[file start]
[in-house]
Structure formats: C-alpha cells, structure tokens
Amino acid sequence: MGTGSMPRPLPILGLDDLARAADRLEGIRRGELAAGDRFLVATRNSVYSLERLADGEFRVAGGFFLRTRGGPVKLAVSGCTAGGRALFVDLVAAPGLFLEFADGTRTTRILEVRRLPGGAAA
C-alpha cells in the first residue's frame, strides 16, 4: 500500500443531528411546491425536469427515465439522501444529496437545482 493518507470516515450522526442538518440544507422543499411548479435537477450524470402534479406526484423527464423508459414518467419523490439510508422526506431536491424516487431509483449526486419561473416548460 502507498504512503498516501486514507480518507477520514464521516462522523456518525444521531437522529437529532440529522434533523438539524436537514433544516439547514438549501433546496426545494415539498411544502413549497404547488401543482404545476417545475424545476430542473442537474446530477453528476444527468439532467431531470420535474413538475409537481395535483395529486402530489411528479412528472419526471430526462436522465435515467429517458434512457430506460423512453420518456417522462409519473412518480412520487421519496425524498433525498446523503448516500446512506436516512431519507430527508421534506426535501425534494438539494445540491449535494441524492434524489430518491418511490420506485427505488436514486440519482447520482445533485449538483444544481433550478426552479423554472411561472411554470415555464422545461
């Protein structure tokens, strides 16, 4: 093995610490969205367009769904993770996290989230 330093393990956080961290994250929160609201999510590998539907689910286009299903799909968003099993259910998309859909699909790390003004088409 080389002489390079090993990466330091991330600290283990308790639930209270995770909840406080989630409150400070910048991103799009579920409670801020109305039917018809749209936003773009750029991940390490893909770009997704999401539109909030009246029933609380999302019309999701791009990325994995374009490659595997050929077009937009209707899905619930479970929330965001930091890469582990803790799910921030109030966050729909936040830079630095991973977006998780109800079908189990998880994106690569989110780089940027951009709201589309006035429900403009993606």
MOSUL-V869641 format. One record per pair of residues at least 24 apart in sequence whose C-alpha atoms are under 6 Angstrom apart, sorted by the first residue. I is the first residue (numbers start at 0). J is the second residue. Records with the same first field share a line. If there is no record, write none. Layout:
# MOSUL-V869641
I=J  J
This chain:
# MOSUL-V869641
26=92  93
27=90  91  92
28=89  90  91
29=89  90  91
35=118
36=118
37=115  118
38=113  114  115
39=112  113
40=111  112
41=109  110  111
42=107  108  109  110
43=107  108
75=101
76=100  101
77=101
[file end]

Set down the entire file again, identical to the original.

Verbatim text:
[in-house]
Structure formats: C-alpha cells, structure tokens
Amino acid sequence: MGTGSMPRPLPILGLDDLARAADRLEGIRRGELAAGDRFLVATRNSVYSLERLADGEFRVAGGFFLRTRGGPVKLAVSGCTAGGRALFVDLVAAPGLFLEFADGTRTTRILEVRRLPGGAAA
C-alpha cells in the first residue's frame, strides 16, 4: 500500500443531528411546491425536469427515465439522501444529496437545482 493518507470516515450522526442538518440544507422543499411548479435537477450524470402534479406526484423527464423508459414518467419523490439510508422526506431536491424516487431509483449526486419561473416548460 502507498504512503498516501486514507480518507477520514464521516462522523456518525444521531437522529437529532440529522434533523438539524436537514433544516439547514438549501433546496426545494415539498411544502413549497404547488401543482404545476417545475424545476430542473442537474446530477453528476444527468439532467431531470420535474413538475409537481395535483395529486402530489411528479412528472419526471430526462436522465435515467429517458434512457430506460423512453420518456417522462409519473412518480412520487421519496425524498433525498446523503448516500446512506436516512431519507430527508421534506426535501425534494438539494445540491449535494441524492434524489430518491418511490420506485427505488436514486440519482447520482445533485449538483444544481433550478426552479423554472411561472411554470415555464422545461
């Protein structure tokens, strides 16, 4: 093995610490969205367009769904993770996290989230 330093393990956080961290994250929160609201999510590998539907689910286009299903799909968003099993259910998309859909699909790390003004088409 080389002489390079090993990466330091991330600290283990308790639930209270995770909840406080989630409150400070910048991103799009579920409670801020109305039917018809749209936003773009750029991940390490893909770009997704999401539109909030009246029933609380999302019309999701791009990325994995374009490659595997050929077009937009209707899905619930479970929330965001930091890469582990803790799910921030109030966050729909936040830079630095991973977006998780109800079908189990998880994106690569989110780089940027951009709201589309006035429900403009993606």
MOSUL-V869641 format. One record per pair of residues at least 24 apart in sequence whose C-alpha atoms are under 6 Angstrom apart, sorted by the first residue. I is the first residue (numbers start at 0). J is the second residue. Records with the same first field share a line. If there is no record, write none. Layout:
# MOSUL-V869641
I=J  J
This chain:
# MOSUL-V869641
26=92  93
27=90  91  92
28=89  90  91
29=89  90  91
35=118
36=118
37=115  118
38=113  114  115
39=112  113
40=111  112
41=109  110  111
42=107  108  109  110
43=107  108
75=101
76=100  101
77=101